H2016: The Grim, Bleak Hypocrite of Denmark

GeoffreyTennantARTToday was a big, big day in #cbuhamlet history: the first table read. Nearly all of our Danes were in attendance — only a handful who had other commitments couldn’t make the read-through. It was a bit intimidating to see the long line of tables pushed together, and the towering stack of scripts waiting for collection. I know it isn’t always like that; soon enough, we’ll be on our feet in mostly fewer numbers, but for a few hours on this Sunday afternoon, we were legion.

And we are a mighty legion. When I introduced myself, I snuck in a brag: Hamlet will be the 13th Shakespearean production I’ve directed. That gives me the experience, I think, and the perspective on how a fresh, new cast is going to work out. In this case, I am optimistic: we’ve hit upon the perfect balance of new blood and old guard, the Shakespeare newbies and the grizzled veterans. When that balance is struck, the neophytes will lend their excited young energy to the older performers, while the veterans will provide insight and stability to the new kids, flying without a net.

Before our read-through, I asked the cast to contribute their thoughts about Hamlet, the play: what sort of story were we trying to tell, I asked. It was a broad and loaded question, I’ll admit, but the answers still surprised me. “Grim,” was the first answer, followed by “bleak.” Then an actor said, “hypocritical,” and while I think she was talking mostly about Hamlet as a character, an argument could be made that the play itself flirts with hypocrisy. It is, after all, a revenge play that’s mostly about anything but. And, through the mouthpiece of its hero, Hamlet asks you to hesitate, reconsider, and philosophize about revenge (though things like misogyny are generally fine)… right up until the very last scene, whereat fuck it, let’s just kill the killer and be done with it, already.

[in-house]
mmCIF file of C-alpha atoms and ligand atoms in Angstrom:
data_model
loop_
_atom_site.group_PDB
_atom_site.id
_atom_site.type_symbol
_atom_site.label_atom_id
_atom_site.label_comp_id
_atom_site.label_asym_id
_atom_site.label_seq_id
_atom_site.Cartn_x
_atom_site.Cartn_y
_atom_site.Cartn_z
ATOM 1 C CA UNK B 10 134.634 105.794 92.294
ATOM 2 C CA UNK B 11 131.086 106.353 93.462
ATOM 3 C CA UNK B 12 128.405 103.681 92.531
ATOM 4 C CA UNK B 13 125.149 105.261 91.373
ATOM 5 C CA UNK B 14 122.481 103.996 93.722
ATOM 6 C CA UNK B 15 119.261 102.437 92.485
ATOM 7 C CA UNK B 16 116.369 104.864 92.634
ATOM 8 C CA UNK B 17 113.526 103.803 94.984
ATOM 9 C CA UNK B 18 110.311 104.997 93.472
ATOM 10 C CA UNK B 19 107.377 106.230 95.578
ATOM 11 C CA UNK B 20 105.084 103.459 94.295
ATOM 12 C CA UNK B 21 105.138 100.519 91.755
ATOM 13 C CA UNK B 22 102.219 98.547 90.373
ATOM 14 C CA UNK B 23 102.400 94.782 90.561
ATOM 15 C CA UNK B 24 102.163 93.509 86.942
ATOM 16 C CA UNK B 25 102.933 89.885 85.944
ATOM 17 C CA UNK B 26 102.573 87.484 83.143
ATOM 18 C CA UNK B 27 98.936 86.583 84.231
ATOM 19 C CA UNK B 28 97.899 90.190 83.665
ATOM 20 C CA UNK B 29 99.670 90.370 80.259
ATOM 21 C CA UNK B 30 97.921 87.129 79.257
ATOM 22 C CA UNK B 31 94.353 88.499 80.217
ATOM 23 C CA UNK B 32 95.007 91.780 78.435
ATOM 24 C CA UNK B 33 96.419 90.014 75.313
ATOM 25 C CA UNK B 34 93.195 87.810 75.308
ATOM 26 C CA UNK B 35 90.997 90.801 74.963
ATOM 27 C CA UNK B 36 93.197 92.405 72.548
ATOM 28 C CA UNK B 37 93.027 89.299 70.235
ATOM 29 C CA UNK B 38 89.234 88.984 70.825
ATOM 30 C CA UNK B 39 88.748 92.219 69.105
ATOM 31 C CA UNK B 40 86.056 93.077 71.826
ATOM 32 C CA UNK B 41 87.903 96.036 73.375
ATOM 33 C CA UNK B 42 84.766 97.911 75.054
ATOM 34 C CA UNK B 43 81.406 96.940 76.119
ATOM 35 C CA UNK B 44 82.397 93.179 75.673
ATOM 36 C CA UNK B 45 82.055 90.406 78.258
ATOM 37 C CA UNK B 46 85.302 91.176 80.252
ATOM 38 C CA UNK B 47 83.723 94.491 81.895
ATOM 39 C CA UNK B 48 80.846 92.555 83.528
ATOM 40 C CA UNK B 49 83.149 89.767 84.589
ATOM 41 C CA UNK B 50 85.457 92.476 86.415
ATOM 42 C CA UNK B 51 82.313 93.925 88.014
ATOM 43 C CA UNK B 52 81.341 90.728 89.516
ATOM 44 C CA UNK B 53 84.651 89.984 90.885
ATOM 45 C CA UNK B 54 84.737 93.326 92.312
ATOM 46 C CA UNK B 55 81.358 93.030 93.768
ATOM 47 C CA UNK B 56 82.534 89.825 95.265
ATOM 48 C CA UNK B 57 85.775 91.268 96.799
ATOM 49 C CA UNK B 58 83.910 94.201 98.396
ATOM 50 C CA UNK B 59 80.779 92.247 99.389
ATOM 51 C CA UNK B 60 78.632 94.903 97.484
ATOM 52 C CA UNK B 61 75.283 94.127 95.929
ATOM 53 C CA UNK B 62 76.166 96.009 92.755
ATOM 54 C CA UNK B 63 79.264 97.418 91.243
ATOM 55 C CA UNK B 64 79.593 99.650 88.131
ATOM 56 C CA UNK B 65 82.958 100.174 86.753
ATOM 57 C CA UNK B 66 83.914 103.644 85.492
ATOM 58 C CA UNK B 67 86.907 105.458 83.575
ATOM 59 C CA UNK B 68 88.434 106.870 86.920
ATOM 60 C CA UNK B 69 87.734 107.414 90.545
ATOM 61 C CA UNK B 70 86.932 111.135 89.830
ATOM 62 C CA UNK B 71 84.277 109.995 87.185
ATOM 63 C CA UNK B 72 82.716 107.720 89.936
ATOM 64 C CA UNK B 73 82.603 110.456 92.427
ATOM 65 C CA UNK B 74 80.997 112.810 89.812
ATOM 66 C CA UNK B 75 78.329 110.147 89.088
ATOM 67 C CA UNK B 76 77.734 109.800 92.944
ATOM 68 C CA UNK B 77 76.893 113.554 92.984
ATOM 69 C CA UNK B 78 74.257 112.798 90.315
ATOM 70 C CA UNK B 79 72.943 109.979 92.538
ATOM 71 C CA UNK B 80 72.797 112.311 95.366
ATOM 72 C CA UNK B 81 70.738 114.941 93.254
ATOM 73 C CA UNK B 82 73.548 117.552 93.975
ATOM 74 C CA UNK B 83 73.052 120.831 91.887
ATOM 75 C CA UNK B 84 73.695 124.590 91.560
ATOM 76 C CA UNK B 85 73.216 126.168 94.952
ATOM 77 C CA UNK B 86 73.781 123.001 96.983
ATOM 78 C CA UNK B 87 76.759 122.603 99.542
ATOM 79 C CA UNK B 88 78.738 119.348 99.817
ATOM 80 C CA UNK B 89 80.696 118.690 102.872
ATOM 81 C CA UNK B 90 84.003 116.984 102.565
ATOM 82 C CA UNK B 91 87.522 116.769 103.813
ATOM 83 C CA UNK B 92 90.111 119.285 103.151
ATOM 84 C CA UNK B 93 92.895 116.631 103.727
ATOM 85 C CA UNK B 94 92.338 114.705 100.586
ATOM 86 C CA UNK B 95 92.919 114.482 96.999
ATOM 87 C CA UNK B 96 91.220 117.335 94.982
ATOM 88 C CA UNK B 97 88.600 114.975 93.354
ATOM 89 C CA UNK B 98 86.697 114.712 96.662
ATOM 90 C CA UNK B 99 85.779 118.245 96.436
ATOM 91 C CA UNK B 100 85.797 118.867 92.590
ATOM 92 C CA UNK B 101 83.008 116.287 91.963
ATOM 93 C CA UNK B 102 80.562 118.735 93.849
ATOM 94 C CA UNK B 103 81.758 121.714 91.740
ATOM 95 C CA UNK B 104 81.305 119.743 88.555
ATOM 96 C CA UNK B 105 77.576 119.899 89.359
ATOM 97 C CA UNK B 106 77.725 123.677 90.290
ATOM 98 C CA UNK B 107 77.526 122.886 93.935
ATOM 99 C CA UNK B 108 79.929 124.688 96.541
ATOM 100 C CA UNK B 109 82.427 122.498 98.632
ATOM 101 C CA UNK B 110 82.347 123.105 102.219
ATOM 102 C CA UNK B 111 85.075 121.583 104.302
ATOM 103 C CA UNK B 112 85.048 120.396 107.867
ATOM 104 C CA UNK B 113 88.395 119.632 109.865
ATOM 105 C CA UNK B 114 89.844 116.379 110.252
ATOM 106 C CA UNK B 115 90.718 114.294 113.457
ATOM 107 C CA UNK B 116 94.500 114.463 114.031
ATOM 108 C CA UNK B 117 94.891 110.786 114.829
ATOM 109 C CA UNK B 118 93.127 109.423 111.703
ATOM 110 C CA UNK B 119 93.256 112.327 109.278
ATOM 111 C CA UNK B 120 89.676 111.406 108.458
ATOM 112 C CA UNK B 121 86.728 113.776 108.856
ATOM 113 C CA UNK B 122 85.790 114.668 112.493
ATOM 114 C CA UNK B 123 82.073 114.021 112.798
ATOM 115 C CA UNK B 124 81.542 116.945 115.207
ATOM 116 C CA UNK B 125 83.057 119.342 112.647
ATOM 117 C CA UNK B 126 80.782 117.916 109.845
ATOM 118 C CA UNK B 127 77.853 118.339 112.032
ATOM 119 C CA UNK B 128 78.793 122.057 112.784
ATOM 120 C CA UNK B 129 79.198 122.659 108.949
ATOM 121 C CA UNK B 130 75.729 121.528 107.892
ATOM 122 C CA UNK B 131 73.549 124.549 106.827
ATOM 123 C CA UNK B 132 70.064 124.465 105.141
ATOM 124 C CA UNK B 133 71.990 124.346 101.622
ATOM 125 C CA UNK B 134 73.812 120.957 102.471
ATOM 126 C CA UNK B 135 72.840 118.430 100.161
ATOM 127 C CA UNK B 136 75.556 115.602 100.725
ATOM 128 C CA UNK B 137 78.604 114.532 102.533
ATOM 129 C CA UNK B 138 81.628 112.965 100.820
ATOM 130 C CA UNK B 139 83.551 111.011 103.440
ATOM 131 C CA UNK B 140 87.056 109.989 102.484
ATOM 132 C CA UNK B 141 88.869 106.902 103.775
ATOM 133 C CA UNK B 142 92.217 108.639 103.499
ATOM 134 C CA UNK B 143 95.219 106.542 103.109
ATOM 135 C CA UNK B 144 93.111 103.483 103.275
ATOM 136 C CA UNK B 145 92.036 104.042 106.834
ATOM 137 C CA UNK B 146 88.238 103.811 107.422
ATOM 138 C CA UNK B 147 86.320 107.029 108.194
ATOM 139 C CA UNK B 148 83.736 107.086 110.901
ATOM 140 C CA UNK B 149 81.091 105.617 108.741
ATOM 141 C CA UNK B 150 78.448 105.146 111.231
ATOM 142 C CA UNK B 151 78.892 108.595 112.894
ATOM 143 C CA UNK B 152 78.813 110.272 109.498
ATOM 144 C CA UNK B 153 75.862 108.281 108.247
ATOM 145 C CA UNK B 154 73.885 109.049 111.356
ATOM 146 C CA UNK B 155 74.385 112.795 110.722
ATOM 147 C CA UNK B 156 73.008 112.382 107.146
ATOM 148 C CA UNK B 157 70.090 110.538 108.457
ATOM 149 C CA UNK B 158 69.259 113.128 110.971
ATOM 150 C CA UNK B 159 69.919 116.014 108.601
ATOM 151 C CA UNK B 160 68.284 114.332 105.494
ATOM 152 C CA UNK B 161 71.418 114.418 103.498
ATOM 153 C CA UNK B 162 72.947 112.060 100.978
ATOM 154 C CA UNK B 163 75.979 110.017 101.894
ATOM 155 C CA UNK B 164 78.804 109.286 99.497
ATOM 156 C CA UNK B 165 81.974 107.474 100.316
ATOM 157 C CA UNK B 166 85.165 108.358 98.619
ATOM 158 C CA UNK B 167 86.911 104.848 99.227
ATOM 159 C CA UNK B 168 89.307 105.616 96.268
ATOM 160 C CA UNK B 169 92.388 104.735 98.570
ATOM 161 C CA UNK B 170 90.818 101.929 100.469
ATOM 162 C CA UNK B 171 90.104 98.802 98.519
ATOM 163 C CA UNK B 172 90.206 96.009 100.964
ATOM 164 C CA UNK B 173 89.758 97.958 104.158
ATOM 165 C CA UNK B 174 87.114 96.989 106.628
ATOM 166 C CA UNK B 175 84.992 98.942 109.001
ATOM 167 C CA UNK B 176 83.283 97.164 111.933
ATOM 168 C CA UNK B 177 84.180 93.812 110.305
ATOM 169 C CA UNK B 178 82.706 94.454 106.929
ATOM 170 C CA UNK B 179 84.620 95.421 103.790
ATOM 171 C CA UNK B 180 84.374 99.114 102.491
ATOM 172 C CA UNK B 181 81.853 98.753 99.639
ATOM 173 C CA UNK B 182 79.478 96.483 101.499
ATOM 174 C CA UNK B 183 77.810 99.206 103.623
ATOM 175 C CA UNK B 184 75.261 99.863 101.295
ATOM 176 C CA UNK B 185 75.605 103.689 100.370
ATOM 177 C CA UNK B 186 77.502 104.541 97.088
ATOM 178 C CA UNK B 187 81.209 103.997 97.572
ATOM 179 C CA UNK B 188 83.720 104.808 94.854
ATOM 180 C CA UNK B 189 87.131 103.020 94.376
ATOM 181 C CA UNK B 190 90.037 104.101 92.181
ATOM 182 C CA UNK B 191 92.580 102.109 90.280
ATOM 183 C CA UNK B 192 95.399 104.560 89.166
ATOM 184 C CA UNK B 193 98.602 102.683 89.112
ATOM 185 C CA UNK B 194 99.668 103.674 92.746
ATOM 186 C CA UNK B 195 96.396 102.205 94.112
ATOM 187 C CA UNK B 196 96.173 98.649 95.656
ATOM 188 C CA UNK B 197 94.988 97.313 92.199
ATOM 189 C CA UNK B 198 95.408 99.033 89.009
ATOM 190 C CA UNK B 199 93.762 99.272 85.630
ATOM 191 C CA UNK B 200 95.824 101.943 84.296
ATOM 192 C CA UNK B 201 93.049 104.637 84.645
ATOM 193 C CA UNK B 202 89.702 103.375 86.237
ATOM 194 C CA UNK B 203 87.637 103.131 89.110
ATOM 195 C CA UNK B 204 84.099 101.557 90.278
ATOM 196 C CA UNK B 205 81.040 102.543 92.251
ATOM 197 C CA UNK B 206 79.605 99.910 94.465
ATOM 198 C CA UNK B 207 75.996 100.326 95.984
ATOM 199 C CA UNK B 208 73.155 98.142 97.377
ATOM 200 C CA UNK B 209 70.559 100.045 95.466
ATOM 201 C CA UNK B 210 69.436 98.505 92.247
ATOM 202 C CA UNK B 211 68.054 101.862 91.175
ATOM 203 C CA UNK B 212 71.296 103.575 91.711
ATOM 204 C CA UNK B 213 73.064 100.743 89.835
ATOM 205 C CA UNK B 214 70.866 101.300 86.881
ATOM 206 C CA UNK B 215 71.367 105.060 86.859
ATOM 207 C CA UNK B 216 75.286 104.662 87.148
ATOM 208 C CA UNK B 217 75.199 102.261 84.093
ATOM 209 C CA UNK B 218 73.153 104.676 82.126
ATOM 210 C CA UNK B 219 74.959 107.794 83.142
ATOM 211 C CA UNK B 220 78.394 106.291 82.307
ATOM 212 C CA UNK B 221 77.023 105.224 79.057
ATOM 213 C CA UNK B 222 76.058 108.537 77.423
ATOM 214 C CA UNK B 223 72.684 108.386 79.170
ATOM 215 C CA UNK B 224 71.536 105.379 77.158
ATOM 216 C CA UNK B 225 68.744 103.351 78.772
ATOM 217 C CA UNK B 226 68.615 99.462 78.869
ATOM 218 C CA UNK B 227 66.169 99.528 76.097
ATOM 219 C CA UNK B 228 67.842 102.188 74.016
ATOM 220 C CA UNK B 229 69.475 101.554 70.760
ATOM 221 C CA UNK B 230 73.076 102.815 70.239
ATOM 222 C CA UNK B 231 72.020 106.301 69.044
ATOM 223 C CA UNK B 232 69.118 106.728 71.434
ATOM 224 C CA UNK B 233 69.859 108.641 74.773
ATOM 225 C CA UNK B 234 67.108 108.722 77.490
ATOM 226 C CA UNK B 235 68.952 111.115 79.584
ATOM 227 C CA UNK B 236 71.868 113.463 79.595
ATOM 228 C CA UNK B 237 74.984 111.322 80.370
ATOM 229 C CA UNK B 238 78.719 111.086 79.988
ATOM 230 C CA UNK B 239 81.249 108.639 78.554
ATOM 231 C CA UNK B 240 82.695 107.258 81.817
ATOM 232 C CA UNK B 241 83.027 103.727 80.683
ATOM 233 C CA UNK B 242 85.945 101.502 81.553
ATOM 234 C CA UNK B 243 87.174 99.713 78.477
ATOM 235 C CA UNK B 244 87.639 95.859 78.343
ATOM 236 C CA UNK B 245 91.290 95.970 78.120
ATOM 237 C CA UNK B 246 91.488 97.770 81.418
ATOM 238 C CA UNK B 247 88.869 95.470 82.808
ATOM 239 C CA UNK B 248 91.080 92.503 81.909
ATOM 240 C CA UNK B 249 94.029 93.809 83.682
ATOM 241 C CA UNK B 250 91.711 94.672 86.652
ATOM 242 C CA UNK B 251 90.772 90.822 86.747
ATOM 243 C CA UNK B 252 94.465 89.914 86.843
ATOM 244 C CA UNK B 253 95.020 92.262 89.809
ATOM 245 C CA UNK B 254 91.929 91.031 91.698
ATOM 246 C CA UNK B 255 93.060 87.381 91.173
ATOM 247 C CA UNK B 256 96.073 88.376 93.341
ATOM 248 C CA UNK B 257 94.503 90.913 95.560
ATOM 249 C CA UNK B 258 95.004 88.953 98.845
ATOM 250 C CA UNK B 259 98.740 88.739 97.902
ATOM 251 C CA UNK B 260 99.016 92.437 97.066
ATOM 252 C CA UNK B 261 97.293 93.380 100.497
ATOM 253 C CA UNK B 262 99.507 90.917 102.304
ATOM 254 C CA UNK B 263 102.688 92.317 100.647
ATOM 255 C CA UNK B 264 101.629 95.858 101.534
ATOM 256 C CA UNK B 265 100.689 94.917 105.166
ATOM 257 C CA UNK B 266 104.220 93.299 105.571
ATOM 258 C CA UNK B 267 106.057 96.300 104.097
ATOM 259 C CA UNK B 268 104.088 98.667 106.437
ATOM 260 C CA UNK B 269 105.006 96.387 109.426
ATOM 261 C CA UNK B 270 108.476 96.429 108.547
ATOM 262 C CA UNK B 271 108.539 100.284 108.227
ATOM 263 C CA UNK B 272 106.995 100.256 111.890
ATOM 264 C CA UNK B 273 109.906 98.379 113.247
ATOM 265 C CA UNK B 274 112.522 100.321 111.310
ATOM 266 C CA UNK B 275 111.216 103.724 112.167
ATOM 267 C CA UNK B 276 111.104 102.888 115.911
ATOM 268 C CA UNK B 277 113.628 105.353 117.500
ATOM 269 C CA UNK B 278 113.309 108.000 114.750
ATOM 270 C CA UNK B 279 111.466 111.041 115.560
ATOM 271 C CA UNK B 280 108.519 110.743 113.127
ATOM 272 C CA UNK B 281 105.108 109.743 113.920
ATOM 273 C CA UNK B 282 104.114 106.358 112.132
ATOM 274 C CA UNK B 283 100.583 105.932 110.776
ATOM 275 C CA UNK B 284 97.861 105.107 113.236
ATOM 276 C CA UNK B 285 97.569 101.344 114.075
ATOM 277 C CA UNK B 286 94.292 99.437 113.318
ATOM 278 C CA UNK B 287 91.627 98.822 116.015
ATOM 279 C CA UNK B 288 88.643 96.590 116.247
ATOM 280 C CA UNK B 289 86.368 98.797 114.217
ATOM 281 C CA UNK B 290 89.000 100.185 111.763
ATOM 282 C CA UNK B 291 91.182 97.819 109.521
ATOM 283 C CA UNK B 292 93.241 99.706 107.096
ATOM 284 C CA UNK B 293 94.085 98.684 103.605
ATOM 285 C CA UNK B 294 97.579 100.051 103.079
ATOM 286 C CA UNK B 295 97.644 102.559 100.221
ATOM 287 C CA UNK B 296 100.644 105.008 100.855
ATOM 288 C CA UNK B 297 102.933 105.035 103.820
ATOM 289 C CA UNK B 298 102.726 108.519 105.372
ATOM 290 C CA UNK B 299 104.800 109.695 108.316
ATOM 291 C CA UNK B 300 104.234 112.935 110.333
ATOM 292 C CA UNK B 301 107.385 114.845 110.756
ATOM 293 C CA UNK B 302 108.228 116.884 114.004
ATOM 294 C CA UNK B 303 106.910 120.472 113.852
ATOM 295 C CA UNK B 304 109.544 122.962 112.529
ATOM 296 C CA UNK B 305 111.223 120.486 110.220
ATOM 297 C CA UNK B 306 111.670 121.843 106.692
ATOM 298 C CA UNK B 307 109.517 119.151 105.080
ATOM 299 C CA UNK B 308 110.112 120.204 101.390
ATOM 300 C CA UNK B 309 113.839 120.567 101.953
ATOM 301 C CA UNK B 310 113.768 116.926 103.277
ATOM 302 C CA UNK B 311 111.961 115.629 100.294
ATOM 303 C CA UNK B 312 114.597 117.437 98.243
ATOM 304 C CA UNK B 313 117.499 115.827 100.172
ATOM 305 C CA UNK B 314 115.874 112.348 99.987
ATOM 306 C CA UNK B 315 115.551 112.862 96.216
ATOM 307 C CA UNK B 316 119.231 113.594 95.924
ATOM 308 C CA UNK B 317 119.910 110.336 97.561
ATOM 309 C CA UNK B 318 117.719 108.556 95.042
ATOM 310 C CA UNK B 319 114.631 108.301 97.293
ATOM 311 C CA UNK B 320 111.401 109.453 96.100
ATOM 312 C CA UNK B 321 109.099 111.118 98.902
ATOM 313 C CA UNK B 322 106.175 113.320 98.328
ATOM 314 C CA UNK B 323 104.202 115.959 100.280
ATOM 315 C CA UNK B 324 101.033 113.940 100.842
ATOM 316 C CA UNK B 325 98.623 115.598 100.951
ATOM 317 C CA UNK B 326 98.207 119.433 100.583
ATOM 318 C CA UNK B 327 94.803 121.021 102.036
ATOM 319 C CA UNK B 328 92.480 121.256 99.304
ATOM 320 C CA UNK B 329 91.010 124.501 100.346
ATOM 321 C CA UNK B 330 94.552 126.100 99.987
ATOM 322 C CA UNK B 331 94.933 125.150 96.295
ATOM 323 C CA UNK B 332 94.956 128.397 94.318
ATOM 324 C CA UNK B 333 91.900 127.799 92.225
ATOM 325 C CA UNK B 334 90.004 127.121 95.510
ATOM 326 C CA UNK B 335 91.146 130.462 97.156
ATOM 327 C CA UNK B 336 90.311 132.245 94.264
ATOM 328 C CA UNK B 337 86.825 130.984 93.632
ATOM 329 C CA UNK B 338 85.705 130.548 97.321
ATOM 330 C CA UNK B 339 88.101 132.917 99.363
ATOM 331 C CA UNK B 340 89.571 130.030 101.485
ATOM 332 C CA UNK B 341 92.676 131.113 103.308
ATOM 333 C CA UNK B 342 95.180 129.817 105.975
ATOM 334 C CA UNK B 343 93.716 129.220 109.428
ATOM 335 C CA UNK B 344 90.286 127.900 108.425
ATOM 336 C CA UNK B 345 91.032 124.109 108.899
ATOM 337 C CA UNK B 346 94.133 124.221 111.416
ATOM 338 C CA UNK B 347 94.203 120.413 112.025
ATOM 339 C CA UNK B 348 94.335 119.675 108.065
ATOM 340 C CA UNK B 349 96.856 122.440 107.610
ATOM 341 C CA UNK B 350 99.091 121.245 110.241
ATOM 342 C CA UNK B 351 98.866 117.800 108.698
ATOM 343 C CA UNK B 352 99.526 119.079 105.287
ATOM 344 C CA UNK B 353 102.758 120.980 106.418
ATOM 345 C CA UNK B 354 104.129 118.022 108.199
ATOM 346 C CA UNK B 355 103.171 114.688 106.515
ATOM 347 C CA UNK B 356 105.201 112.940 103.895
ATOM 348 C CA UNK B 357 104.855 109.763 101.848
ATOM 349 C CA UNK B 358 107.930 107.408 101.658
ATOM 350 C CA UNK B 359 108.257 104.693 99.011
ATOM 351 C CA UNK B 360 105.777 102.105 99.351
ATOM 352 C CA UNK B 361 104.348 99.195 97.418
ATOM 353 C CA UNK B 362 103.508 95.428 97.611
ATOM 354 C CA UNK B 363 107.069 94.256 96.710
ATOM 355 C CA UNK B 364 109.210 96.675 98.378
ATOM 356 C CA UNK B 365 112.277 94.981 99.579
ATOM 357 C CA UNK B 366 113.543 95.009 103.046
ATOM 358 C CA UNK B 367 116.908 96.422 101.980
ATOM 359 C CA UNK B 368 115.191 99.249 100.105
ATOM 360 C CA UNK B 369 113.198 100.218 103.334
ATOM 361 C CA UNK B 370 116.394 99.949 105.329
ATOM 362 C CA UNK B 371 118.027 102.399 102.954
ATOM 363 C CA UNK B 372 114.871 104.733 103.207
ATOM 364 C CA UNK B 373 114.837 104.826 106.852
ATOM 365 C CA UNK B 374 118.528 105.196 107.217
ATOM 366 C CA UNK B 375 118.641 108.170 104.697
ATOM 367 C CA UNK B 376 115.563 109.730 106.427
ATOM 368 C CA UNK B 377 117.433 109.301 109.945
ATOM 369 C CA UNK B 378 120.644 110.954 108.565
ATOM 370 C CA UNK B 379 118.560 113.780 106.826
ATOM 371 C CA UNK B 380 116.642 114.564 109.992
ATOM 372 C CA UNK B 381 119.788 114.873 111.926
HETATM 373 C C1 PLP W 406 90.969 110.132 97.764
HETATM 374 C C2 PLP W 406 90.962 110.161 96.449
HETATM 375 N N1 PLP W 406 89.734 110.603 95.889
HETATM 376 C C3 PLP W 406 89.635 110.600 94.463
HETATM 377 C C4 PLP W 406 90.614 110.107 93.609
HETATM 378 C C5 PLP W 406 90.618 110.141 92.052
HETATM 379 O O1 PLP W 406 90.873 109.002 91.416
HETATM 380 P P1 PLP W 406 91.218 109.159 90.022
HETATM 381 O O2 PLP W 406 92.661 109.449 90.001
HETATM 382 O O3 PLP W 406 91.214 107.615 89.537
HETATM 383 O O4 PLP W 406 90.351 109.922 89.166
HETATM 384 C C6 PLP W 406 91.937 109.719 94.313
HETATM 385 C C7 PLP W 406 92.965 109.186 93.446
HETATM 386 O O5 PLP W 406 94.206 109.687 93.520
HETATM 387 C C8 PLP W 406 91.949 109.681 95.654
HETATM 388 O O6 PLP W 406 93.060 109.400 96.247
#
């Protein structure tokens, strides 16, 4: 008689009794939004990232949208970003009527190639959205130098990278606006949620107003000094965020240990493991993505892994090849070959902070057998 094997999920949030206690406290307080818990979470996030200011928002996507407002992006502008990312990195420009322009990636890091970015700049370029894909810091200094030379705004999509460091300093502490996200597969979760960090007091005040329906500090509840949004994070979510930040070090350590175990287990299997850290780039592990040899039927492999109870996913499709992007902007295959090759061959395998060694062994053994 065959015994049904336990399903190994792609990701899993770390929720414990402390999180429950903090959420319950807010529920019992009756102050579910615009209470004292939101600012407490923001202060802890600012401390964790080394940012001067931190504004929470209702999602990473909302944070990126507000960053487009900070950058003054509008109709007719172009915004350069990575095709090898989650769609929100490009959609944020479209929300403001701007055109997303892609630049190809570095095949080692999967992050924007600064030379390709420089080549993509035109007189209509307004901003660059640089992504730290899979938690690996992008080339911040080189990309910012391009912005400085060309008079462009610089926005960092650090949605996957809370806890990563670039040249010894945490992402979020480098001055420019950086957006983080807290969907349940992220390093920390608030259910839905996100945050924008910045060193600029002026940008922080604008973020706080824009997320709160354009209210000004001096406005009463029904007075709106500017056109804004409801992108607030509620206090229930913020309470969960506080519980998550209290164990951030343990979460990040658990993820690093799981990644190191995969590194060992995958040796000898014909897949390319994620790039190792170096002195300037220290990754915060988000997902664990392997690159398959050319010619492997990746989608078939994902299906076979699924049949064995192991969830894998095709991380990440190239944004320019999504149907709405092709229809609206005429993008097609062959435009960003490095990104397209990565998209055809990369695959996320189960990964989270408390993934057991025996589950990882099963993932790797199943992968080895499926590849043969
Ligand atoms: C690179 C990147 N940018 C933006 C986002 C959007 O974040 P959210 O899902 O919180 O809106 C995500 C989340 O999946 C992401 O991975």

I had a hard time responding to these charges. I don’t really think anyone was volunteering them in a critical way, and it’s definitely not my job to defend Shakespeare from the critics anyway. But I felt like it was important to emphasize that I did NOT decide to produce Hamlet because it’s such a grim, bleak, and hypocritical play. And so I accentuated the positive — what little of it there was — by vehemently agreeing with the actors who acknowledged something vital and, dare we say, uplifting in the play.

On the other hand, there was one charge which I did have the chance to refute. What do you think of when you think of Hamlet? “Long,” was one response. But our table read clocked in at under two hours. The Shakespearean purists in Cape Breton might not recognize this cut-and-paste-job as the 400-year-old tragedy they know and love…but, as it happens, most of the Shakespearean purists are in the cast already, so I’ve got four months to get them on my team.

I also had the chance to talk a bit about concept and design, emphasizing the 1920s and the ideas of sin and dread. And I wrapped things up by steering the cast to this song, which I hope will become our unofficial anthem:



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